key in keeping energy consumption under control. This also helps rigs maintain their emissions, as pressure is piled on them from governments and the public to control their impact on the environment. Cost controlling measures can also be crucial in opening up those marginal fields considered too small to be economically viable. When oil reserves in one area are too small or too difficult to extract, major players such as Shell, Exxon and BP are moving on and leaving the field open to smaller operators such as NGP Capital Management, ATP Oil and Gas and Whiting Petroleum, who are able to score big on fields shunned by the likes of Shell, BP and Total. NGP Energy, for example, has gained 31% a year since 1988 by squeezing those older fields deemed too uncommercial by larger producers3. In doing so they hope to unlock trillions of dollars in previously undiscovered sources. Doing this requires more mobile and flexible drill ships which can exploit oil in one area for a defined amount of time, before moving onto others. These enable companies to exploit oil at a fraction of the cost of installing a large oil rig. These are, then, tough times for the oil and gas market as they seek to balance those two seemingly incompatible goals: doing more with less. Given the variety of conditions being faced, there is no one size fits all solution. Operators need to identify ways in which they can make this new technology work for them.

Exactly

From oil rigs 100 meters above sea level to equipment 5,000 meters below: In the harsh environment of offshore applications, technology must always be safe and reliable. Being the most experienced system partner in the world, Rexroth develops tailored drive and control solutions in cooperation with you. From the first idea through to commissioning and lifelong service we realize package solutions across technologies with certified components for unique offshore projects as well as for series equipment: Always safe, reliable and robust. Ideal solutions and an ideal partner for you and your operations.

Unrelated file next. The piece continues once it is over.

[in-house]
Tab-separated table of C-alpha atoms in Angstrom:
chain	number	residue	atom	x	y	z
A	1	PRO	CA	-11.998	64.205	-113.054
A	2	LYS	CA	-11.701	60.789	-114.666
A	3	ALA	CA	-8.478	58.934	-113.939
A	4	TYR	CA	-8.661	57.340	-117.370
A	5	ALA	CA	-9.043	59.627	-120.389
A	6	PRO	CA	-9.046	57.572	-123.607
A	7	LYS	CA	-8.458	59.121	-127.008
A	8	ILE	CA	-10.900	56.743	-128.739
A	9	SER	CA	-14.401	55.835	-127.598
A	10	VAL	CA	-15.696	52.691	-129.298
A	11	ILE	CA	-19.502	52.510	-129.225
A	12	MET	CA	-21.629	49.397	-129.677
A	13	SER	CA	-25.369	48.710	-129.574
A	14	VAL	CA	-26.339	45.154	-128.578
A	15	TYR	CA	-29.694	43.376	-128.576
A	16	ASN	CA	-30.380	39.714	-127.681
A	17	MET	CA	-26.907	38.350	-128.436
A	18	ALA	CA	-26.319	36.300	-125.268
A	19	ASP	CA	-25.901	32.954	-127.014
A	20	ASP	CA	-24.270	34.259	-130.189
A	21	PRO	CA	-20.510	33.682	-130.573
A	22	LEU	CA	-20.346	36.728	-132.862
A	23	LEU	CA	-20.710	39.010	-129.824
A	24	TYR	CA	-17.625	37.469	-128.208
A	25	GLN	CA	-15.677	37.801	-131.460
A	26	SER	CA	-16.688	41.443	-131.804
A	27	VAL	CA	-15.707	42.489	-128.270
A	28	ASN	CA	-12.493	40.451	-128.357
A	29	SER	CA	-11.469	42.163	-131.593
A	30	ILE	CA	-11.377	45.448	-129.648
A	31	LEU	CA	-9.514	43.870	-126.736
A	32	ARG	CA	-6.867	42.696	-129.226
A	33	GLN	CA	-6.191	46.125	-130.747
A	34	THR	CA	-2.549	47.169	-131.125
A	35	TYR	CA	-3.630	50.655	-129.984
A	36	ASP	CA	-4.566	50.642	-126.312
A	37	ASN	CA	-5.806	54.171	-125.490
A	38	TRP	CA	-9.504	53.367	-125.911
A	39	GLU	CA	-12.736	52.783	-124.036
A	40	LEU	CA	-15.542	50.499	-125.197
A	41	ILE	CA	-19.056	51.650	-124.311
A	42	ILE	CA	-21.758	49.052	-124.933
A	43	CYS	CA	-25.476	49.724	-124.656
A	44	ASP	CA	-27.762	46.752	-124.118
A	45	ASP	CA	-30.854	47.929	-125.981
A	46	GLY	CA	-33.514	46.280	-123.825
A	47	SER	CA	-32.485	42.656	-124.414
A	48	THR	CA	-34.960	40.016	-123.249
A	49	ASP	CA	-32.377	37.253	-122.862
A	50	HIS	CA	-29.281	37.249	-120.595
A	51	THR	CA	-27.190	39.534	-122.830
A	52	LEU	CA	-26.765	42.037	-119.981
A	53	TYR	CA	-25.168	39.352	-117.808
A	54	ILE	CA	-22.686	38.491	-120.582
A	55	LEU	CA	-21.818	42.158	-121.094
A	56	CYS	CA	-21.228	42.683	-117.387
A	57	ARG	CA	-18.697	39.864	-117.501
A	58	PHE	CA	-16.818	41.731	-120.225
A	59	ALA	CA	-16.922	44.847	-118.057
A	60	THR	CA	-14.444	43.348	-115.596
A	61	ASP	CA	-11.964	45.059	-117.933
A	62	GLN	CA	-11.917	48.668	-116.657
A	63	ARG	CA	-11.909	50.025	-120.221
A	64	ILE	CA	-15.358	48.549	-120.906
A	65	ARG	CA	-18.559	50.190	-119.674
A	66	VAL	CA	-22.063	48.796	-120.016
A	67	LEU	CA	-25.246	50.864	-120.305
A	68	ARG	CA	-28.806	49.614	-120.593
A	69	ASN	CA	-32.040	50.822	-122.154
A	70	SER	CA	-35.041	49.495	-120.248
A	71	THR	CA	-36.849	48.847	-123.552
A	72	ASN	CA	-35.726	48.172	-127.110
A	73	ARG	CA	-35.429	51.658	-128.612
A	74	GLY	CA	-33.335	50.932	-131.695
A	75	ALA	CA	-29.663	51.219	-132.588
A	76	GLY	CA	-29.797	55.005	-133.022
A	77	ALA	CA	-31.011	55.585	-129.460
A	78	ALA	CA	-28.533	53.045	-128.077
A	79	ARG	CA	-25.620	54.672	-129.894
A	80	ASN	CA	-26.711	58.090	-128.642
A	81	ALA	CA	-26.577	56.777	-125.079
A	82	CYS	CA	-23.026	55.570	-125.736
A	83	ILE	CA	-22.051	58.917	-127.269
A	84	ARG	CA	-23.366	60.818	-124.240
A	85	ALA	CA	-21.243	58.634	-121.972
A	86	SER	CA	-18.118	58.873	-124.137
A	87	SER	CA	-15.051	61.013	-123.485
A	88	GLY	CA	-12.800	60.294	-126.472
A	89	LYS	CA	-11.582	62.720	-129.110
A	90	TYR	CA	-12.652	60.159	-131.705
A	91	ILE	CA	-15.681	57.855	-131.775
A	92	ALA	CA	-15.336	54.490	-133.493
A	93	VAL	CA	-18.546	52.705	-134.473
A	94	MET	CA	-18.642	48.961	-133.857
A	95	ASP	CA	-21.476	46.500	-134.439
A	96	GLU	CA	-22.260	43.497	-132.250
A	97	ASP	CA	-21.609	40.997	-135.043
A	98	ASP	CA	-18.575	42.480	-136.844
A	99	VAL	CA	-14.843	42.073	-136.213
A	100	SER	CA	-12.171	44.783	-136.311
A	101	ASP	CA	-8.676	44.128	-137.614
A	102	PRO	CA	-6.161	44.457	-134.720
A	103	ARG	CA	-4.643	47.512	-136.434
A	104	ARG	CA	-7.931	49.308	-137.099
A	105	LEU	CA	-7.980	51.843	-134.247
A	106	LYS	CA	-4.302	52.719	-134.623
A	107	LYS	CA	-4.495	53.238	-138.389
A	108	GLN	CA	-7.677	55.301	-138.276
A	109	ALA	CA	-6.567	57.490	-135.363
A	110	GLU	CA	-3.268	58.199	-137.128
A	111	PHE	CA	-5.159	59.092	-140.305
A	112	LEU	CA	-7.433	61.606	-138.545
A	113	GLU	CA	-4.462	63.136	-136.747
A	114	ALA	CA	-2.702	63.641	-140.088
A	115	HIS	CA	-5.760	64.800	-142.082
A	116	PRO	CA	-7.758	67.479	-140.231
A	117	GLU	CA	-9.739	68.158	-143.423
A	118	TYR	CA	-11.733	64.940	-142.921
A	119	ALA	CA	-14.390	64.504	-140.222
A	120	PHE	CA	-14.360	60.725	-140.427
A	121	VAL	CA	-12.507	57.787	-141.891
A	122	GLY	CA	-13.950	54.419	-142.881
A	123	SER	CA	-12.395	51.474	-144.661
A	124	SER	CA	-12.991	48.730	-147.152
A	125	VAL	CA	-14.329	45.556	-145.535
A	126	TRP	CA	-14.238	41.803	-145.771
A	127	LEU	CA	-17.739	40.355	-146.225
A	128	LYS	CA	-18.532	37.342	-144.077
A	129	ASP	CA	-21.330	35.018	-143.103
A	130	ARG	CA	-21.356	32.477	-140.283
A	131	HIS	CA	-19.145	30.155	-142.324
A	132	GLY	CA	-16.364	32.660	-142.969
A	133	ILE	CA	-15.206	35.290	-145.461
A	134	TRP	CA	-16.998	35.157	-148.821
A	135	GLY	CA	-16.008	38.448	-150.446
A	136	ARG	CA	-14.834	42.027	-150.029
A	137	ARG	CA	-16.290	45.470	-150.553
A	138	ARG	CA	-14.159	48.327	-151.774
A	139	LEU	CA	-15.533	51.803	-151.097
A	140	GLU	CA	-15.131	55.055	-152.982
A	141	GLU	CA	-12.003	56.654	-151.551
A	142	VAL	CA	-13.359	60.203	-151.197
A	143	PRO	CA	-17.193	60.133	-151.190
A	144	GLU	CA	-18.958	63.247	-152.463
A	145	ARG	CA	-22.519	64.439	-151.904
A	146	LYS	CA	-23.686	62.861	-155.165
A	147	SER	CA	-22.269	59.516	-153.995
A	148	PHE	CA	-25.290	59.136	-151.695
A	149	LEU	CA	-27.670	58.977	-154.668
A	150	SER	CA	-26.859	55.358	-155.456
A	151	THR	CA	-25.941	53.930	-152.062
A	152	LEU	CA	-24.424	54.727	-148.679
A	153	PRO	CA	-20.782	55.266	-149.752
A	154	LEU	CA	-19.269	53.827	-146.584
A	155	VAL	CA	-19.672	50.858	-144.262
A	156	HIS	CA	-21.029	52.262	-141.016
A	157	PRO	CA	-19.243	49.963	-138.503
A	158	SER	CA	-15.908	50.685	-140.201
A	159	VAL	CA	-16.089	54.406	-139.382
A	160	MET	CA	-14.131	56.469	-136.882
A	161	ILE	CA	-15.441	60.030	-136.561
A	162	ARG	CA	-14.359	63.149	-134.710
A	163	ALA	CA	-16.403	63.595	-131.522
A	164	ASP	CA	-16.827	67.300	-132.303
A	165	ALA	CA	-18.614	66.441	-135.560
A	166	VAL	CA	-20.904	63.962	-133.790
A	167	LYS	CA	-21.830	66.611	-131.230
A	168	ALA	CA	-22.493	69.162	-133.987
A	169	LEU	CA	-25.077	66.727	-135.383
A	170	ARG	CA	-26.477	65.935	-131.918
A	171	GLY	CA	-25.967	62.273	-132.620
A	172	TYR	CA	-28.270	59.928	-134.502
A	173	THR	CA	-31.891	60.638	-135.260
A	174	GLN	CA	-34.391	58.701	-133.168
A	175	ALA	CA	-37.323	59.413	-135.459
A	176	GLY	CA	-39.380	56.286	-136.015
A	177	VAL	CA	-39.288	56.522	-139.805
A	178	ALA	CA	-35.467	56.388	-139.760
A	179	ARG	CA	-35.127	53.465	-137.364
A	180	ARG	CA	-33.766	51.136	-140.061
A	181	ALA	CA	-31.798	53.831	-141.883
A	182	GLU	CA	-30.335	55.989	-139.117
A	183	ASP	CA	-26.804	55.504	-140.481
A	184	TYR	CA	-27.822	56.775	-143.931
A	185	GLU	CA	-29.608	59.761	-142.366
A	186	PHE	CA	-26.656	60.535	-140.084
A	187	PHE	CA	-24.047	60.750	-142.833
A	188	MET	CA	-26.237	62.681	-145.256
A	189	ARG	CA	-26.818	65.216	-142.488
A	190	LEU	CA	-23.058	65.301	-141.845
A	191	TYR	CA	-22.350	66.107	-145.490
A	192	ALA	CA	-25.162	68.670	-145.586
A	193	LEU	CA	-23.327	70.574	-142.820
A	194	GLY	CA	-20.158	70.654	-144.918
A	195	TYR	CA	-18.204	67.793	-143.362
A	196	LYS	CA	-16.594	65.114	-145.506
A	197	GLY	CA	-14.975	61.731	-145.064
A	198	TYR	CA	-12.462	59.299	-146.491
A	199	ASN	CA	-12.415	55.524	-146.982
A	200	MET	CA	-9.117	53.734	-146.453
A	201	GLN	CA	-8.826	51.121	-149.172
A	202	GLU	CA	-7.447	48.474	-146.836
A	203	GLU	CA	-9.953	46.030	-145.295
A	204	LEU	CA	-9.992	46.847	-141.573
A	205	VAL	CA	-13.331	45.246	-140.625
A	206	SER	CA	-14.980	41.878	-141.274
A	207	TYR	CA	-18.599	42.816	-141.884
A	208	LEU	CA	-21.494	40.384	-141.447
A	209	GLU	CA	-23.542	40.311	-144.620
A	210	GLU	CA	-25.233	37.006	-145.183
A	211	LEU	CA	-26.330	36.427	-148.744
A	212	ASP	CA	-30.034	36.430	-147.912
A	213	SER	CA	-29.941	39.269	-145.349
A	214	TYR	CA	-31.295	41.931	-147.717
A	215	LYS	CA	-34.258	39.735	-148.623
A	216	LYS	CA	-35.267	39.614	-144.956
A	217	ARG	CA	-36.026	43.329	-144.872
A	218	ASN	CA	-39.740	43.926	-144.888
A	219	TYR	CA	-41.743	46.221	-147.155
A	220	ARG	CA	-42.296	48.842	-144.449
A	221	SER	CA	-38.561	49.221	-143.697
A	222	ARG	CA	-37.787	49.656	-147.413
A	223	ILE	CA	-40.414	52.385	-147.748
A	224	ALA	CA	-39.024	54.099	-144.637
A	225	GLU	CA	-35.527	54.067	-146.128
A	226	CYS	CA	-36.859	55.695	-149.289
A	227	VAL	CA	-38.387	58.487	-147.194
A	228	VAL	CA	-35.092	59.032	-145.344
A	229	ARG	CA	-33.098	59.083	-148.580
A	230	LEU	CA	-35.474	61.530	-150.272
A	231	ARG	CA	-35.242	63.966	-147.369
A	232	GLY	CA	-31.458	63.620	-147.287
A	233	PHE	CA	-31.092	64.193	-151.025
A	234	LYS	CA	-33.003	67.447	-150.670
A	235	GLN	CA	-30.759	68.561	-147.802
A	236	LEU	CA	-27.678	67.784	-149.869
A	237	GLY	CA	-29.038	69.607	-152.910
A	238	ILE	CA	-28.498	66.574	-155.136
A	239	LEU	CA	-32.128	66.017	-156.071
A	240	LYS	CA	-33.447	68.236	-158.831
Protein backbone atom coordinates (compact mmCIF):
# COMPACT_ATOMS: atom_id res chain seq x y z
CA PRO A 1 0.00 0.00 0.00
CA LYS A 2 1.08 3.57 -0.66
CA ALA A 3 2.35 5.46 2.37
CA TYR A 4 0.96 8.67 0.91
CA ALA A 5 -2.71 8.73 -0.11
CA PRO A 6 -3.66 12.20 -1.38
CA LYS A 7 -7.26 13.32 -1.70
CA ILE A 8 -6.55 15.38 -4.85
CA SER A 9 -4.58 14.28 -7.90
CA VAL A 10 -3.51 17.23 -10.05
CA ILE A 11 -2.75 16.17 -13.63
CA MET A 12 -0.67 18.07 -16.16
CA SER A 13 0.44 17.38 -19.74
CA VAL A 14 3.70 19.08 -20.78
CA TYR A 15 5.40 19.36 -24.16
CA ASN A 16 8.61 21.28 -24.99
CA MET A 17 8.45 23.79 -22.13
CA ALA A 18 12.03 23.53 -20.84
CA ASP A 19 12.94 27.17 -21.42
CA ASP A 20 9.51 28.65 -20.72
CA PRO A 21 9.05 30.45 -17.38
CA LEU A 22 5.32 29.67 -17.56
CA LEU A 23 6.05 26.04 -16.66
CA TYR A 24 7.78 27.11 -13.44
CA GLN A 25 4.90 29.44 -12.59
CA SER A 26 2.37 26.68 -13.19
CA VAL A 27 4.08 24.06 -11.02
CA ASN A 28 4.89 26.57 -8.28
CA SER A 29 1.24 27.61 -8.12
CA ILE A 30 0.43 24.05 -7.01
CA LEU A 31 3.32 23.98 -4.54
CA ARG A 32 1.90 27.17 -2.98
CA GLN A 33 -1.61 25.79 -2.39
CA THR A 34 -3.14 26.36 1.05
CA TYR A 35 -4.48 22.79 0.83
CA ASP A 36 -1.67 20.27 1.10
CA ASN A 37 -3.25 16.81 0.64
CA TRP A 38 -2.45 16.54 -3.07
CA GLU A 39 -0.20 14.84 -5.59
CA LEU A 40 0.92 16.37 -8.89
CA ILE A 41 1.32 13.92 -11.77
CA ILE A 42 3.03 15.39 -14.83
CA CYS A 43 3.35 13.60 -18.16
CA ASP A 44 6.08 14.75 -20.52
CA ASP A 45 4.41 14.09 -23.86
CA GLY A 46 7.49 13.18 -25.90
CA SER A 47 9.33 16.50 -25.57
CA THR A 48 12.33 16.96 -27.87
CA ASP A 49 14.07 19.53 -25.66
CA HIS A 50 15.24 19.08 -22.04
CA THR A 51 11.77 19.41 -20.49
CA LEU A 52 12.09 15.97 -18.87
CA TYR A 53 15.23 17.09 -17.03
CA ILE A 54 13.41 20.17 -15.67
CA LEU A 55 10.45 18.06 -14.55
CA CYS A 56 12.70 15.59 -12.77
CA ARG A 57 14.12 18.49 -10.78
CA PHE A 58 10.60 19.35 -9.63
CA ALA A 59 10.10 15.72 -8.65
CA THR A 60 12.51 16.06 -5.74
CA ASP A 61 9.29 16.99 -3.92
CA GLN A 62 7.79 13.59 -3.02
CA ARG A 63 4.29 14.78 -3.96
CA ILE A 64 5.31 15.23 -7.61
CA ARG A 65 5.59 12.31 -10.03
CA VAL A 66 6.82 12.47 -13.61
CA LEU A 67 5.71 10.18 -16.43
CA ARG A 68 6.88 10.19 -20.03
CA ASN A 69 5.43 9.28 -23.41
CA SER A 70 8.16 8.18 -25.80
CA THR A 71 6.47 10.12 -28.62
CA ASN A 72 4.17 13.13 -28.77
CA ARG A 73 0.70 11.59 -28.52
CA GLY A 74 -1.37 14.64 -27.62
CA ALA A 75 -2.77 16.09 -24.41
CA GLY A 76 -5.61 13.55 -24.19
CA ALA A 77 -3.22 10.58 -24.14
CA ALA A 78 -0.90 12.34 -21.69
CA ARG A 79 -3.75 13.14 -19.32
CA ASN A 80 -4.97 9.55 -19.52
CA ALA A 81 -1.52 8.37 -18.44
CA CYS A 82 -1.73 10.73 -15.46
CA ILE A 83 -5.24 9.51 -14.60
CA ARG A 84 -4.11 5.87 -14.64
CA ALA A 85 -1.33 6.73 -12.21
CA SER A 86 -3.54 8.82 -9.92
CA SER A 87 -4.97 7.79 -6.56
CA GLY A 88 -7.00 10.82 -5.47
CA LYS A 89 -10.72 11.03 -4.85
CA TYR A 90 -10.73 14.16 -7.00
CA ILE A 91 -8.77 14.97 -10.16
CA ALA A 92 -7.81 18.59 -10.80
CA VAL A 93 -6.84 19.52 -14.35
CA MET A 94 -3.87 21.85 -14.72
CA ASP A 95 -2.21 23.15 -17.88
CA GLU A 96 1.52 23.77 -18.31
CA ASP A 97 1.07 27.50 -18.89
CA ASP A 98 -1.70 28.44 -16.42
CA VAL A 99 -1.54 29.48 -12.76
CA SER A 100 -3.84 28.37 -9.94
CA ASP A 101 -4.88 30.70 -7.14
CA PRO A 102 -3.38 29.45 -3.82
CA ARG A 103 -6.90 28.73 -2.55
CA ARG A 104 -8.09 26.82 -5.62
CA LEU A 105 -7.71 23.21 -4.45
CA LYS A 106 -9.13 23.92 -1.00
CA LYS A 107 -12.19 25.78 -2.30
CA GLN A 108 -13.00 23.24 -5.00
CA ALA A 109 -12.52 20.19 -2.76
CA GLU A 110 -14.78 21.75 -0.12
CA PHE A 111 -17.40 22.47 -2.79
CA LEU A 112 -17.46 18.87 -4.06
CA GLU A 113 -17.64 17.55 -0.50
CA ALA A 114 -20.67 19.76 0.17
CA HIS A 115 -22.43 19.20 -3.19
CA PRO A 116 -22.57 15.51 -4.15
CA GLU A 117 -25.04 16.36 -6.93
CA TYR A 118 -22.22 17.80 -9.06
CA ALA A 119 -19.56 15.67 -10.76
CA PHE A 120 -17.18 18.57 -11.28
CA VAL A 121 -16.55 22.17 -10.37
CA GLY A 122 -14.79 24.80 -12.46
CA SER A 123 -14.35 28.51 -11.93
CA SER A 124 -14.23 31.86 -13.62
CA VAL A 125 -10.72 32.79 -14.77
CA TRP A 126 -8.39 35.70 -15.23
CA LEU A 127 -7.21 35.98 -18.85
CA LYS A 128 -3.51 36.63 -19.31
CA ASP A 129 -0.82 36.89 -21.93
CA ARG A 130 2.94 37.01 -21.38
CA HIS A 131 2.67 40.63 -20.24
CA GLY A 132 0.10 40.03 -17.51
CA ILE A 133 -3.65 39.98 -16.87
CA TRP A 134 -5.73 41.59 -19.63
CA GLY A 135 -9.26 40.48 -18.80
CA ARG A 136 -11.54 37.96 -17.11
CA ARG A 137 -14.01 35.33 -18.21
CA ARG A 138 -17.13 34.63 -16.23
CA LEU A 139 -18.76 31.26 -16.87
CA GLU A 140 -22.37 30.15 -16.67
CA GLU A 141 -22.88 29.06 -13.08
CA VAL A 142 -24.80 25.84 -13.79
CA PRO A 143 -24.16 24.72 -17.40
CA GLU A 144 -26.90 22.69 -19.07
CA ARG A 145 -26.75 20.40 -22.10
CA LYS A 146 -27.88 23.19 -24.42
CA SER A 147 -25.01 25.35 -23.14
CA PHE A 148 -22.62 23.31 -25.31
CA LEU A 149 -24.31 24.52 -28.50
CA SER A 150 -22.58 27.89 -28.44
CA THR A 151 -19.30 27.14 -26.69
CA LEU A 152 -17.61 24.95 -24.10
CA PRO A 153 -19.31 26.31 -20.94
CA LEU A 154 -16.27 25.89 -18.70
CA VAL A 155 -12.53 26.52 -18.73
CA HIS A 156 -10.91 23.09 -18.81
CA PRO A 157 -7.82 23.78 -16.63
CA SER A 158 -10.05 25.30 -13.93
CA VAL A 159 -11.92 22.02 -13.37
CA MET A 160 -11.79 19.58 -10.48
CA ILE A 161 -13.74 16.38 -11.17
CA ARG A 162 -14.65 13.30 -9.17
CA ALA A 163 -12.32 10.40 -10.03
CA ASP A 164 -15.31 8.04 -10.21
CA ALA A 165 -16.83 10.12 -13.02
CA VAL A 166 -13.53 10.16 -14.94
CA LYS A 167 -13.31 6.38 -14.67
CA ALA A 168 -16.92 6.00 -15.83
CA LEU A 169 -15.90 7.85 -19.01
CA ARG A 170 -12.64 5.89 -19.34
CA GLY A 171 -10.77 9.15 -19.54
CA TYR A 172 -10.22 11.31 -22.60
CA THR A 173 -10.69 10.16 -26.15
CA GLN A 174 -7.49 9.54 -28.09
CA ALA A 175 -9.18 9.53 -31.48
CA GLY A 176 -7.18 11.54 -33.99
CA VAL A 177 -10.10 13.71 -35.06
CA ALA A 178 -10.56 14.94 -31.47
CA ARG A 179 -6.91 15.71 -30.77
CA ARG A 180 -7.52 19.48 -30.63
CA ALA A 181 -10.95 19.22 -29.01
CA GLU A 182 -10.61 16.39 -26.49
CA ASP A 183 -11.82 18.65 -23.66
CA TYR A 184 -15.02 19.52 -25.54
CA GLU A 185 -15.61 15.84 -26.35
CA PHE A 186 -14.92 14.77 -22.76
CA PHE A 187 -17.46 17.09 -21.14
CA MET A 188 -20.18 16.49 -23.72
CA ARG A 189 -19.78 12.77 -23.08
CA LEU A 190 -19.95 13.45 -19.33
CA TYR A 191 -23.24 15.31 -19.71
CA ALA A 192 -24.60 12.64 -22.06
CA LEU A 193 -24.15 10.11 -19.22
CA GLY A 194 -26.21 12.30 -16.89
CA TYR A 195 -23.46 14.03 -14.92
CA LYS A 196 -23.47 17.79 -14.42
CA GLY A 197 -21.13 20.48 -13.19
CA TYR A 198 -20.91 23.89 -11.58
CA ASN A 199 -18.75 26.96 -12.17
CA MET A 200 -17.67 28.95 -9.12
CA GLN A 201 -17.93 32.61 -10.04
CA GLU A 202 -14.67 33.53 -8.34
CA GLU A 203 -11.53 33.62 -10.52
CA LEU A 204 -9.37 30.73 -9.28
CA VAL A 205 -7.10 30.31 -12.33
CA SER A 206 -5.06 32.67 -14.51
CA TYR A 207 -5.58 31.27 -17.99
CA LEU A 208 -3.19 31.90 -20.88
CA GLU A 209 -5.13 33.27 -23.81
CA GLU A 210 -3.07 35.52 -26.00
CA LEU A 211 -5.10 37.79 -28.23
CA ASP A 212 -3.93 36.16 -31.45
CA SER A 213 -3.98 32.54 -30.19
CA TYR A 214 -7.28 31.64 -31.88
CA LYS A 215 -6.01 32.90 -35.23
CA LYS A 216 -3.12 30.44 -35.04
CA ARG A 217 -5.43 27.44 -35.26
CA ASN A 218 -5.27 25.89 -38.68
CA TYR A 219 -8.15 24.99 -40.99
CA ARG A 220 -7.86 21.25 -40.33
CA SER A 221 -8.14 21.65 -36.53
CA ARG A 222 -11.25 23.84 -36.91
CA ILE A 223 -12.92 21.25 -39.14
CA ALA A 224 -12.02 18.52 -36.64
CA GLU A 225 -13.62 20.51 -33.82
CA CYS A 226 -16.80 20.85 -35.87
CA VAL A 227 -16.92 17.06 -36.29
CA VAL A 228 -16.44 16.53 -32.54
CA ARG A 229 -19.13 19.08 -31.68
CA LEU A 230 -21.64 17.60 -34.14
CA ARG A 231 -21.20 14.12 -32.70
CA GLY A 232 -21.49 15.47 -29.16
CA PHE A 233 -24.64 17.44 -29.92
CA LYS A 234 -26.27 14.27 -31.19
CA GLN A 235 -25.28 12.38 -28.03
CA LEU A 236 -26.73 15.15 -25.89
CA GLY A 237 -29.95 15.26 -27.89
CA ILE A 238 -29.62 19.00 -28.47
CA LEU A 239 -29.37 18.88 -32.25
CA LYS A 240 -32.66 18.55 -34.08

Bosch Rexroth AG www.boschrexroth.com/offshore

WWW.OFFSHORETECHNOLOGYREPORTS.COM | 9


NEXT GENERATION DRIVE AND CONTROL SOLUTIONS FOR OIL AND GAS OPERATIONS

Facing the Challenge: New Technology for a New Age Tom Cropper, Editor

How efficiently oil companies use energy will be crucial to whether or not they will be able to access the vast reserves of oil which have yet to be tapped

According to various reports, Britain’s oil reserves could be far greater than originally thought

T

HERE IS a saying: necessity is the mother of invention. The oil and gas industry certainly has plenty of both. It needs to access untapped oil and gas reserves in more challenging areas of the world. To do so it requires substantial technological innovation. But while innovations are appearing all the time, it remains unclear whether this oil can be accessed in a way which makes the business affordable. Key to doing this is how they use energy, which is why the manner in which they are powered and how much they consume is almost as important as what they can do.

Where Nobody Has Gone Before According to various reports, Britain’s oil reserves could be far greater than originally thought. A recent investigation by Oilandgaspeople.com found that there could be double the amount of oil previously estimated lying off the West Coast of Scotland4. The North Sea, meanwhile, could possibly hold an estimated 24bn barrels of oil5, all of which could reverse the recent downward trend on oil production. What’s happening in the North Sea is mirrored elsewhere in the world, where billions of barrels of oil are thought to lie in deep water, locked in rock or previously unreachable parts of the world such as the arctic. However, accessing these reserves will require new advances in drilling technology. These will have to contend with a difficult environment in which they are expected to outperform previous technologies, but to do so in an environmentally friendly and cost efficient way.

Energy Consumption The economic demands of oil exploration are seeing oil companies moving into deep water and operating in conditions they would previously have left alone. Operating at depth requires new machinery and more power output. Harsher environments also increase the risk of damage or breakdown resulting in costly downtime for repair. All of these things run up the cost, making 10 | WWW.OFFSHORETECHNOLOGYREPORTS.COM